MT: All of the individuals I’ve selected to paint could only be in a metropolis. Fully contained, there is no interaction and therefore no projection at all – no awareness, no anticipation (on their part). Because of this, no decision or distinction is made regarding what to put forward, or reveal.  All that is visible is a barely responsive exterior.  The sheer volume and flow of people in the city can contribute to a sense of ‘conscious-less’, and is usually an opportunity to switch off.  This indifference, characteristic to the figures in my paintings, suggests the social is almost taken away.  You wonder what is revealed in this state of consciousness, just mindless projections on to others perhaps.


[1] Jean Baudrillard. America, Verso Books, 1989, p.124

In an effort to raise funds for This ‘Me’ of Mine, I’ve asked the artists to share a list of books they find informative for their practice. Follow the links here or visit the Bookshop to see all the books suggested so far. We hope you will see something inspiring for your own interests.

If you enjoyed this interview, be sure to participate in our This ‘Me’ of Mine Companion Book head-count, see the footer section at the bottom of the page for the sign-up form and more information.

Melanie’s Reading List:

On Photography by Susan Sontag

Non-Places: Introduction to an Anthropology of Supermodernity by Marc Augé

The Future of Nostalgia by Svetlana Boym

The Eiffel Tower and Other Mythologies by Roland Barthes

Mythologies by Roland Barthes

London: The Biography by Peter Ackroyd

The Art of Travel by Alain de Botton

The Tourist Gaze by John Urry

The Letters of Van Gogh by Ronald de Leeuw & Arnold J. Pomerans

America by Jean Baudrillard

Jane’s Additions:

The Life and Death of Images by Diarmuid Costello and Dominic Willsdon

Wim Wenders: Places, Strange and Quiet by Wim Wenders

Matisse in Morocco by Jack Cowart

Camera Lucida by Roland Barthes

If you enjoy what you see here, follow the progress of the project by clicking the ‘follow’ button at the bottom of the page and share content you really like using the ‘share this’ buttons below each article.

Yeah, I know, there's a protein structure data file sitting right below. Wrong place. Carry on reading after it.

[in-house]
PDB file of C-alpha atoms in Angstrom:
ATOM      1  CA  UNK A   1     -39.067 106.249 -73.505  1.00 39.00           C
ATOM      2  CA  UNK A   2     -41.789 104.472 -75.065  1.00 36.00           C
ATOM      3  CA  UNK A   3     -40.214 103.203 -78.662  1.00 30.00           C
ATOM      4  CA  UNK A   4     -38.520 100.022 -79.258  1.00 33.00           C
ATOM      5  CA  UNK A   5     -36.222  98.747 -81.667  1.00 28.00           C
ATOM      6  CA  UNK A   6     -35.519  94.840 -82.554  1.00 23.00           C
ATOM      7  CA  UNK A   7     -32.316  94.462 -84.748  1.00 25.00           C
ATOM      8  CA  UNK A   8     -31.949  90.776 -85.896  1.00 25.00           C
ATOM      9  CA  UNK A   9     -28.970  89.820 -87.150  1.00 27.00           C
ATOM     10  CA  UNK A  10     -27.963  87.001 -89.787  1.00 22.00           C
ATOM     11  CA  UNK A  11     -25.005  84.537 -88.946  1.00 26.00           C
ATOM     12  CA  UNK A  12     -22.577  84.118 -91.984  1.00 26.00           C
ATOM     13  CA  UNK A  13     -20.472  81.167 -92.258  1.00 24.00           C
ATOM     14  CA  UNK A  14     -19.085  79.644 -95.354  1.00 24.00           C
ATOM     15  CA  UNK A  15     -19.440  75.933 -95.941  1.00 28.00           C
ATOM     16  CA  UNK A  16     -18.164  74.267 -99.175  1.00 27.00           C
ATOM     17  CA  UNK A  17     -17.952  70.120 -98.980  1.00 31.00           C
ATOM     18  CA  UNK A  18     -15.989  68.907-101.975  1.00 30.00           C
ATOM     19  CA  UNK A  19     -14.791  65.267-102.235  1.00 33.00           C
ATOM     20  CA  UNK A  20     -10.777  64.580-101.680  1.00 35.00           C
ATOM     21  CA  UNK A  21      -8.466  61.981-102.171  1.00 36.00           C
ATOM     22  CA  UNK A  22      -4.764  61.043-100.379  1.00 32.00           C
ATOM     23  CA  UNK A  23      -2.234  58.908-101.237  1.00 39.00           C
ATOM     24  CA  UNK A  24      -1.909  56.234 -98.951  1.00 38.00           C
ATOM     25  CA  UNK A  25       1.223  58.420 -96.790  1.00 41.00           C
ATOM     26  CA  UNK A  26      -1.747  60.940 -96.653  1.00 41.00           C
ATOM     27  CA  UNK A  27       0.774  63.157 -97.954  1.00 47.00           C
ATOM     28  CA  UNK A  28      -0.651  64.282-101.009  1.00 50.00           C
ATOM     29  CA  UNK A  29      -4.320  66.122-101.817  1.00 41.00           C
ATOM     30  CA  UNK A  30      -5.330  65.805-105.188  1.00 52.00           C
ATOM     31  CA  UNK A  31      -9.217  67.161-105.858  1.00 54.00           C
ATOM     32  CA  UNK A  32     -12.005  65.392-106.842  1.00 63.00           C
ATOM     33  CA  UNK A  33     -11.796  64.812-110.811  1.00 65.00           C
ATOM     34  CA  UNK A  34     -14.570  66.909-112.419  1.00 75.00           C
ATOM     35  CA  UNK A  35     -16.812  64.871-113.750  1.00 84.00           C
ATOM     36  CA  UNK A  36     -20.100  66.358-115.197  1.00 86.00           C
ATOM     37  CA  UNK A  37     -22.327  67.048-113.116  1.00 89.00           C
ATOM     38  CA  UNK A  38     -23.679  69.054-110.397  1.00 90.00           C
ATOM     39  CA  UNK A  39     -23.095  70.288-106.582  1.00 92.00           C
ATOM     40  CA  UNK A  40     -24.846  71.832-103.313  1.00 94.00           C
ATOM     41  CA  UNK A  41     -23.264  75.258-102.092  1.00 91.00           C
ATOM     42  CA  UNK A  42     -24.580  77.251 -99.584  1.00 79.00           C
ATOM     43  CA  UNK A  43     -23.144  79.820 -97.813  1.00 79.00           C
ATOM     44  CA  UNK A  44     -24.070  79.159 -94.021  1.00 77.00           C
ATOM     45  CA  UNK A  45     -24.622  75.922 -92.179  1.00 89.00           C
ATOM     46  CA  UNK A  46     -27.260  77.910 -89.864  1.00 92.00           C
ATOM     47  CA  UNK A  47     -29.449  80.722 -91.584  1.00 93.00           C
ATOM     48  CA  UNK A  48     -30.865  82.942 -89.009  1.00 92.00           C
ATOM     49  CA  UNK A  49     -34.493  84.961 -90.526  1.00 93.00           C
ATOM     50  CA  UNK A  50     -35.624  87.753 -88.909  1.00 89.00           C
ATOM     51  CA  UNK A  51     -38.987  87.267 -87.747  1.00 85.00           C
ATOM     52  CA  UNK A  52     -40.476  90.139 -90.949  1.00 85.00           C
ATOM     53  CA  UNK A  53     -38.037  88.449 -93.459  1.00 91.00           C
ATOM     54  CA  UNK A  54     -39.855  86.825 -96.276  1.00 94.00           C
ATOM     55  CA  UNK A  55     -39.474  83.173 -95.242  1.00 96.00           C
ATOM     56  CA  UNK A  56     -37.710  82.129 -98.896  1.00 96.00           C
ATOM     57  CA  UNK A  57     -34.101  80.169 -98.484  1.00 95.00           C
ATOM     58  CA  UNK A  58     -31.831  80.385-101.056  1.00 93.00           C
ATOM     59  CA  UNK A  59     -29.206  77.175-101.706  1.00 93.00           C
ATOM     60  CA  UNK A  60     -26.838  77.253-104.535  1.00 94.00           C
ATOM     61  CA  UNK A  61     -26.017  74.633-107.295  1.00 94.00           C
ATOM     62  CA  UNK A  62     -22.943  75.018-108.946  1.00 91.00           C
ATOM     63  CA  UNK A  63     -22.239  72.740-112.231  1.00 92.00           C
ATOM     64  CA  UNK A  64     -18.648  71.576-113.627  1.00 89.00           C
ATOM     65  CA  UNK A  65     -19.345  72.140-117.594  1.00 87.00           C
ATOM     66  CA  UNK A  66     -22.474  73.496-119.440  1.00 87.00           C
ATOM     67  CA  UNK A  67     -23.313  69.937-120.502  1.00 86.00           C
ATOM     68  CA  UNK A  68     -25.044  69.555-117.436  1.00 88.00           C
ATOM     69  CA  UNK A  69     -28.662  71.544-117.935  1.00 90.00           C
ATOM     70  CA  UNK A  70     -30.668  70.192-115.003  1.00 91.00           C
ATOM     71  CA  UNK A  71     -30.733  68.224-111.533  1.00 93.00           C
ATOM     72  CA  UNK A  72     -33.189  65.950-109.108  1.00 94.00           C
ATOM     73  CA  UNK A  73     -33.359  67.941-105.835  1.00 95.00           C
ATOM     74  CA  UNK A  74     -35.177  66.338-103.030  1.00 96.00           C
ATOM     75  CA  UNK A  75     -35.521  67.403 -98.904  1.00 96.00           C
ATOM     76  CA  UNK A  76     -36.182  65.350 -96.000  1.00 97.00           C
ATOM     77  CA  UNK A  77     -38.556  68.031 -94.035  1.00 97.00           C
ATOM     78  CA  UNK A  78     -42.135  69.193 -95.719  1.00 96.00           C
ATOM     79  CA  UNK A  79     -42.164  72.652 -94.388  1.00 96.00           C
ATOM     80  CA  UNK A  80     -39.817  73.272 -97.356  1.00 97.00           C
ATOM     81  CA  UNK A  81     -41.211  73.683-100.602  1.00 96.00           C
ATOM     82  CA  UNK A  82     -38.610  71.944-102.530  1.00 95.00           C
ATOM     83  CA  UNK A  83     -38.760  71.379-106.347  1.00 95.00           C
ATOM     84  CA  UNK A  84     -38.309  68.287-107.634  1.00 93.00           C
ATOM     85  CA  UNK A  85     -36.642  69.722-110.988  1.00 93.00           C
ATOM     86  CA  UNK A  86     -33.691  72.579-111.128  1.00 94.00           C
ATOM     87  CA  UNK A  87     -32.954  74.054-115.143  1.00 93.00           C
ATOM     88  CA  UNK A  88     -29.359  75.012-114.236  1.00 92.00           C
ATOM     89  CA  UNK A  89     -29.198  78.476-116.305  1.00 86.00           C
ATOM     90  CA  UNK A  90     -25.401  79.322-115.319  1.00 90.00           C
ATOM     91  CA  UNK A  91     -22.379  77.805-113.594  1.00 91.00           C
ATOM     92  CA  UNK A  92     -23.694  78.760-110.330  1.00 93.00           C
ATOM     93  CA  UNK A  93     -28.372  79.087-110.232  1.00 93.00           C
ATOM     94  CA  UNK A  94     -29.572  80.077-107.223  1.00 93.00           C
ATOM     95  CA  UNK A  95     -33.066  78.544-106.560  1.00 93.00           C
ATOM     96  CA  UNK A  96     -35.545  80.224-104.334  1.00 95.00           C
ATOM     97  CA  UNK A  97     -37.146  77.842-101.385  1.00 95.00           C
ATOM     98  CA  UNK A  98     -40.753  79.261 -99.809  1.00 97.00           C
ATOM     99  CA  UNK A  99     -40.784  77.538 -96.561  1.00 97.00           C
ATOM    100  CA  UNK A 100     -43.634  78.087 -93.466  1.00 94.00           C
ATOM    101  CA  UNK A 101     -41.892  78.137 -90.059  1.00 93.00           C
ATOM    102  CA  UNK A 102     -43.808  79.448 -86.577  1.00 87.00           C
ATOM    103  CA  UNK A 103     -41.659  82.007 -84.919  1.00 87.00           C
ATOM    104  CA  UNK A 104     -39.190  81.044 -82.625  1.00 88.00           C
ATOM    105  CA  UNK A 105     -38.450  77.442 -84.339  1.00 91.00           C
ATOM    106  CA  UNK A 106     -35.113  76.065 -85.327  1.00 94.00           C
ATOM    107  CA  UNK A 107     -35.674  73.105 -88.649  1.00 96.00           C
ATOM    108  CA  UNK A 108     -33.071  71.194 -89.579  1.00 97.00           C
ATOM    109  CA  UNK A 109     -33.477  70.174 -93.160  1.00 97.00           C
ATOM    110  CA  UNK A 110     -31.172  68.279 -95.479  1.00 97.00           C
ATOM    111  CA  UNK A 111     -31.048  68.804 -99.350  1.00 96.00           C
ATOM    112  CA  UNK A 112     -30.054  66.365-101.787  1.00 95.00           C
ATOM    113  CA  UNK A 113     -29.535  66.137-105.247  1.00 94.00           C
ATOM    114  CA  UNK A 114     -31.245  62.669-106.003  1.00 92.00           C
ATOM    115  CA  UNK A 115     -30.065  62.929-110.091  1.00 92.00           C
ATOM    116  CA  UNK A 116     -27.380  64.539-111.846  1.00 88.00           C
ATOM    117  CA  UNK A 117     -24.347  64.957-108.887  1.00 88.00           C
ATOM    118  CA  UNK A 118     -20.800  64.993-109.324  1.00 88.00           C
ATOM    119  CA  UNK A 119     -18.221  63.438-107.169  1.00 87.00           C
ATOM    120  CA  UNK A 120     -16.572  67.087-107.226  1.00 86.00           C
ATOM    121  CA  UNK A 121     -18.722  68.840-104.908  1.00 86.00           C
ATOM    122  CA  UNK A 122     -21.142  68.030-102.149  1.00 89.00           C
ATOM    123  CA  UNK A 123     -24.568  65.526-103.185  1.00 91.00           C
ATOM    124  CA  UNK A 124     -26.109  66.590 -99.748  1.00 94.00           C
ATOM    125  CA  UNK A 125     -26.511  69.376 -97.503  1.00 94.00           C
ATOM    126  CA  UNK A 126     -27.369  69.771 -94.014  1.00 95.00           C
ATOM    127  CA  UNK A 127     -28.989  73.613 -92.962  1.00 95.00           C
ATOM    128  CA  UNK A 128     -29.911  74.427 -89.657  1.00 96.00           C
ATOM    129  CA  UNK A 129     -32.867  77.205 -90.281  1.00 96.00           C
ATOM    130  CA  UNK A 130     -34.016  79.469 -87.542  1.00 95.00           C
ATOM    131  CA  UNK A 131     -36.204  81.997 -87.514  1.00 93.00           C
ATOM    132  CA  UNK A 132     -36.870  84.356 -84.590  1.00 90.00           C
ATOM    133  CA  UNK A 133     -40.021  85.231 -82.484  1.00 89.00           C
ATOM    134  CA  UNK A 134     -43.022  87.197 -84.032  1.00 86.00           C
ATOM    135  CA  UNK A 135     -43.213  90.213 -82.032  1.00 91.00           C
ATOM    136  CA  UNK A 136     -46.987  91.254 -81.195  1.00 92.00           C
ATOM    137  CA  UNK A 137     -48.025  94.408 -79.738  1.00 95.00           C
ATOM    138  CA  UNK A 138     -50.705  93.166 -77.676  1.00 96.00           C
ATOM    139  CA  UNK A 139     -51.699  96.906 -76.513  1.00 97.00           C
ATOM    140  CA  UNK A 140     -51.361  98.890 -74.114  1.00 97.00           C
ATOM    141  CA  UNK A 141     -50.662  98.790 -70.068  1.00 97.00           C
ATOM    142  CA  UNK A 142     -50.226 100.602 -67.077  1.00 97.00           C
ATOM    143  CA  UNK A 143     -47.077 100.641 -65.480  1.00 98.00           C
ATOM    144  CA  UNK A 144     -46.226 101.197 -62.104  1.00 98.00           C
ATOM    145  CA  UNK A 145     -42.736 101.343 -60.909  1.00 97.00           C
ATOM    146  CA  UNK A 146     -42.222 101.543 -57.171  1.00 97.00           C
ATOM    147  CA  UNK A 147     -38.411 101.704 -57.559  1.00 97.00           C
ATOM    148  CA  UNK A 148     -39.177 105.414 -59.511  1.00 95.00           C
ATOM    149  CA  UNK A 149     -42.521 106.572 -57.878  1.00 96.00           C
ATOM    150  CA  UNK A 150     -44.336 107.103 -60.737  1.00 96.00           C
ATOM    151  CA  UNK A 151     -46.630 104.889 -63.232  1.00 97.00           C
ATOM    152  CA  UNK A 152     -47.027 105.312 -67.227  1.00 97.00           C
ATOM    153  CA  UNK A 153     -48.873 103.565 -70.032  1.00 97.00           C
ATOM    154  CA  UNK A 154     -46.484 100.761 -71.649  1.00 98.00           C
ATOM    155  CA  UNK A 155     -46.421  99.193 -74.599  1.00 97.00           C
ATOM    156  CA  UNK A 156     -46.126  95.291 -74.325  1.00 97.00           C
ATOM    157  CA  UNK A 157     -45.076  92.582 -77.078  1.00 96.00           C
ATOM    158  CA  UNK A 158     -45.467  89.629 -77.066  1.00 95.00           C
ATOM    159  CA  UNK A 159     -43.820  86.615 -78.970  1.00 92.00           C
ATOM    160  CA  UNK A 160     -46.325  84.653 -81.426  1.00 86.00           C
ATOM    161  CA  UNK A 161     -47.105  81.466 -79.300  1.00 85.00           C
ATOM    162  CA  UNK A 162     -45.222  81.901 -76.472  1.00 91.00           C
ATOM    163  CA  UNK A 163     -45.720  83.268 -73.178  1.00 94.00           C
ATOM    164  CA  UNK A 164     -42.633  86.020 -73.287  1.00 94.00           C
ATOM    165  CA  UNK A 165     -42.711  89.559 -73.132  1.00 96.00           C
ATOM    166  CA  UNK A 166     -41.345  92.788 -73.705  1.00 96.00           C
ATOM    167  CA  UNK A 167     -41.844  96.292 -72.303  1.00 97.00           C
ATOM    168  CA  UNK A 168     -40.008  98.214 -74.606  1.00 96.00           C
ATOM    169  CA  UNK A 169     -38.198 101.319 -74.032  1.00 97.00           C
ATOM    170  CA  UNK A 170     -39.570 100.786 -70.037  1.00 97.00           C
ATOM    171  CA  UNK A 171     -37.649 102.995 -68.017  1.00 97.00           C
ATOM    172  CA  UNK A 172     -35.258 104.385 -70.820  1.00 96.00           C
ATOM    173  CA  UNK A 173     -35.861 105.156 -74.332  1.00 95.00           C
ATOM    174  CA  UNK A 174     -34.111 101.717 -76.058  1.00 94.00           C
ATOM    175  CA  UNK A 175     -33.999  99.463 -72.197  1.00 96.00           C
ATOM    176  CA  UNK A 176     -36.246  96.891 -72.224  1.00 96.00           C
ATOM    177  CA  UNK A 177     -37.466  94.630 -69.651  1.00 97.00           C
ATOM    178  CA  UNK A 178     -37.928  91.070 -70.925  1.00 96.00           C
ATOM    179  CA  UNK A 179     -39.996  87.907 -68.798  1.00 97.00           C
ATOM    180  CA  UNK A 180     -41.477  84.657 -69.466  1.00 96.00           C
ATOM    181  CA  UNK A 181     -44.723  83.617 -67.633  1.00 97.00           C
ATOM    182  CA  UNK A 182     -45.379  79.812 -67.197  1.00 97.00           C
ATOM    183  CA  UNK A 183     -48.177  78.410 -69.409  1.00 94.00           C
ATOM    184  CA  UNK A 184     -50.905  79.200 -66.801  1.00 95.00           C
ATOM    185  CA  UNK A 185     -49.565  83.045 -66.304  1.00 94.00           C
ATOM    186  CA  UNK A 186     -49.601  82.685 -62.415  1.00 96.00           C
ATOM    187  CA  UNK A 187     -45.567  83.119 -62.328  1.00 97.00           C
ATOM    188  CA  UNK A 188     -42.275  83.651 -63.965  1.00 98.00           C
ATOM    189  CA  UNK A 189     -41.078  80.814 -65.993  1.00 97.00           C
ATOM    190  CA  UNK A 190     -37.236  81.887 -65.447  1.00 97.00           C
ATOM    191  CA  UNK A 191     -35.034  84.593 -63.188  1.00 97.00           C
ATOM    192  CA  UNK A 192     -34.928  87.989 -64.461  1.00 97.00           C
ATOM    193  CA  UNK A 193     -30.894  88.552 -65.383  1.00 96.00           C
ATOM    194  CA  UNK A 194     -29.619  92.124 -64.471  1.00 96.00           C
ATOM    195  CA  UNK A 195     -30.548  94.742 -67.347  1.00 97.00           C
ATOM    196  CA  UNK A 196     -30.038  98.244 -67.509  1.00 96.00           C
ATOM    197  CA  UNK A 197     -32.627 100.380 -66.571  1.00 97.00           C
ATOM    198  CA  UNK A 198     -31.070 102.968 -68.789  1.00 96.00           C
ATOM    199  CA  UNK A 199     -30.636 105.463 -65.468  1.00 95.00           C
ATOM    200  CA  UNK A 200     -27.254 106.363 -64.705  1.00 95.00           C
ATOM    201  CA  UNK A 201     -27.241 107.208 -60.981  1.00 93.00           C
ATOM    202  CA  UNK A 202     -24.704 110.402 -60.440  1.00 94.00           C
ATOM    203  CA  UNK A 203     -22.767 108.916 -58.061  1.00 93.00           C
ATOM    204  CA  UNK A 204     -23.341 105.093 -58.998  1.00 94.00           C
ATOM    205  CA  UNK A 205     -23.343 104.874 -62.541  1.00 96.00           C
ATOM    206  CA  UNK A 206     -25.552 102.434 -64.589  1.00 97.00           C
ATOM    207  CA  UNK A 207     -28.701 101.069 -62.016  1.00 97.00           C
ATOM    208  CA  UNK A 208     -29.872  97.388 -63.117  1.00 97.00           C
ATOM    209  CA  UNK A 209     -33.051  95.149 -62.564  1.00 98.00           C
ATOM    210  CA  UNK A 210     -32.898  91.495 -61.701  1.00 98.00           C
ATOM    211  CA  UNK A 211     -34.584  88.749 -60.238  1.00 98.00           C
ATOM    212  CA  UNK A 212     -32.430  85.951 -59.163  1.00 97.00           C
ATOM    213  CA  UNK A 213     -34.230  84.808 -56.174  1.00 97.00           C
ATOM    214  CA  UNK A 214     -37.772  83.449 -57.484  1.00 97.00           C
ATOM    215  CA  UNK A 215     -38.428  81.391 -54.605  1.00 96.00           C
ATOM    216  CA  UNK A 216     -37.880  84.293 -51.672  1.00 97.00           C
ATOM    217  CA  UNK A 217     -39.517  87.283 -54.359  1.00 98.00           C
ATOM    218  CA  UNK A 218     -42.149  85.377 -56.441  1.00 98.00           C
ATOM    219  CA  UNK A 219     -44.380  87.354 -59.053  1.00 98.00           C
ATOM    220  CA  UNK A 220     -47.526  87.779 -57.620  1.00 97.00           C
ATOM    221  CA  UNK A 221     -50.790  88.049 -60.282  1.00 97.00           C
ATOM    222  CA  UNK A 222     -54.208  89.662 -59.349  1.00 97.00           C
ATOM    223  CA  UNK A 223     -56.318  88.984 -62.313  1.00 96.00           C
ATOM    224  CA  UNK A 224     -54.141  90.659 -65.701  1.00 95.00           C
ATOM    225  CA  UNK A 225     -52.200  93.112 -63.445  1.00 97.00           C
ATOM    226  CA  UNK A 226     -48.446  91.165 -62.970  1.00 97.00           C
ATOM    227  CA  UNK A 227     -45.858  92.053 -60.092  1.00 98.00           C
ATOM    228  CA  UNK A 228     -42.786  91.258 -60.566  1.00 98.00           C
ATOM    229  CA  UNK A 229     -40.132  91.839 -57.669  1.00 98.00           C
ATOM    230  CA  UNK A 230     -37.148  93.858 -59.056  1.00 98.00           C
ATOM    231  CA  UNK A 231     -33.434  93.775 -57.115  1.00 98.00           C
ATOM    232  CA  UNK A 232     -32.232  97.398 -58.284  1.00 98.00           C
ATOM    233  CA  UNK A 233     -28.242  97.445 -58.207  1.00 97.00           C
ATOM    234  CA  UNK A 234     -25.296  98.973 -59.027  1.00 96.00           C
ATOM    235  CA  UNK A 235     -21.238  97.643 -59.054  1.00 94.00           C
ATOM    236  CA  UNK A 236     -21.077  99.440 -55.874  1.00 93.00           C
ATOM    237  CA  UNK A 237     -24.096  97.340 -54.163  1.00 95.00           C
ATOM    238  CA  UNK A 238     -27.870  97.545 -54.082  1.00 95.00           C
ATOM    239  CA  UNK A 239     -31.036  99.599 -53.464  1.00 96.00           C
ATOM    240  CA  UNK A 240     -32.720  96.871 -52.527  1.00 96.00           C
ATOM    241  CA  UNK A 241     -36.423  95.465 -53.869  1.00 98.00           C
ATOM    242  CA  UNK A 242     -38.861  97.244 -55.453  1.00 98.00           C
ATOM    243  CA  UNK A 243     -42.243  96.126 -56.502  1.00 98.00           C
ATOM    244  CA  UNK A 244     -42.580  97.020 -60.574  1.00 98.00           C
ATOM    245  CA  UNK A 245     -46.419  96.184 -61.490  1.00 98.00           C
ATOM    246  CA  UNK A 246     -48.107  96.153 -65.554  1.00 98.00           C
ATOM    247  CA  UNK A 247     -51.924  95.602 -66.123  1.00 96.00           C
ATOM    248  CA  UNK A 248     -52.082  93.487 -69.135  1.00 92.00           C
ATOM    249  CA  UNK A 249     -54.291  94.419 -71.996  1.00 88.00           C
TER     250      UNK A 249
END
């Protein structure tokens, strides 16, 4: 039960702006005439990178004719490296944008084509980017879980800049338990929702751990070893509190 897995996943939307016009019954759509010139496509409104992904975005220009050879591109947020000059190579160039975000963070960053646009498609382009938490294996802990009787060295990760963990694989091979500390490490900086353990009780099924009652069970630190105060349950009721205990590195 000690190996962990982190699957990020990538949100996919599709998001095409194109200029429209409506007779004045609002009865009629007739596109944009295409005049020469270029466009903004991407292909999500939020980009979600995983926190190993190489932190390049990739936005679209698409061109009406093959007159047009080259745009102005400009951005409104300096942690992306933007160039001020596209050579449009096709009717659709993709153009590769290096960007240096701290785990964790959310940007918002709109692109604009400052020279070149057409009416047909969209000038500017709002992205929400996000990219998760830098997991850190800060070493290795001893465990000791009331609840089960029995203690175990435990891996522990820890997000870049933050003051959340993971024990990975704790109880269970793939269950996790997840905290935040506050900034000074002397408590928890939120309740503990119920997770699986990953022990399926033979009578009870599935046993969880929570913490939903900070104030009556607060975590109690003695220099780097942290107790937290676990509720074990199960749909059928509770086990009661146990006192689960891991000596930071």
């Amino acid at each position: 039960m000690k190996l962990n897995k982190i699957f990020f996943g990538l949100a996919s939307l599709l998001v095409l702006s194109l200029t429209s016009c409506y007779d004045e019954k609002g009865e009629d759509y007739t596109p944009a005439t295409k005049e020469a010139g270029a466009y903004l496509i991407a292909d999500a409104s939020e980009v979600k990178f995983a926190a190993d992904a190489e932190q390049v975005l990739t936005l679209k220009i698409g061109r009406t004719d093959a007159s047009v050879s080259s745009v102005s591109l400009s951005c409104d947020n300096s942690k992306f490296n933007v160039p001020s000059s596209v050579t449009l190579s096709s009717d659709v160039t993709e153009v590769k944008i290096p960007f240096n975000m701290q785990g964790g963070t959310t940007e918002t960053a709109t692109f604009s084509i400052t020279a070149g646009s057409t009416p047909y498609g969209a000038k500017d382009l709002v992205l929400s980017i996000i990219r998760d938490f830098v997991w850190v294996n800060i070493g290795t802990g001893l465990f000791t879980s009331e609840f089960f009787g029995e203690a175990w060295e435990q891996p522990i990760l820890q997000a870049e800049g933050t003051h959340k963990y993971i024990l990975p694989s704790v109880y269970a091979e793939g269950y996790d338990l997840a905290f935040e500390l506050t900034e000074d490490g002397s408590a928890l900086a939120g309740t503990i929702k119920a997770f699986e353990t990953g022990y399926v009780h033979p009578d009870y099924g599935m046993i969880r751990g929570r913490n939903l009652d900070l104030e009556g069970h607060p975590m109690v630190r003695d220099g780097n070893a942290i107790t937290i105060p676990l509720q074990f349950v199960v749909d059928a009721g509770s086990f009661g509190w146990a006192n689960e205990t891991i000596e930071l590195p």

Leave us a comment too, we would love to talk with you.

If you would like to support the project contact me at ThisMeofMine@gmail.com


Tagged , , , , , , , , , , , , , , , , ,

This ‘Me’ of Mine Symposium

I have been hard at work the last two months writing scads of exhibition proposals and grant proposals – and I’m not finished yet. But I’ve just finished the largest, most complex and the most important grant proposal for the project. In working my way through that, several things have fallen into place – significantly the proposed symposium in conjunction with the exhibition.

I’m very proud and honoured to announce three of the four invited experts have agreed to be on the panel and the fourth may join us yet!

The panel members are:

Dr David Jones photoDr David Jones, Director of the new Visual Culture initiative at the University of Exeter.  His current research interests focus on visual culture, in particular installation art and the archive and the visual coding of trauma and testimony. He is currently exploring contemporary theories and representations of the archive, especially in visual culture.  He co-organised a one-day workshop at Exeter in May 2011,  Repositioning Memory: between the Archive and the Rubbish Heap.

Dr Claire Hart photoDr Claire Hart, Lecturer and Researcher with Centre for Research on Self and Identity at the University of Southampton. Her research largely focuses on self and identity. The self is an important point of contact between theories of social behaviour and personality. For example, according to self-categorization theory, the self can be defined at different levels; in terms of an individual self (as a unique individual) and a collective self (the self as a group member), and her research focuses on these levels of self-categorization.

Annabel Dover photoAnnabel Dover, Artist and PhD Fine Art candidate at Wimbledon College of Art, explores the social relationships that are mediated through objects.  She explores the relationships we have with objects that simultaneously confound and support emotional expression. The personal narratives imposed upon objects often provide a hidden expression for the breakdown in human relationships and the overlapping, disparate and disjointed memories and emotions that they reflect.  As a result, her work is specifically engineered to be overlapping, mythical, disparate and disjointed.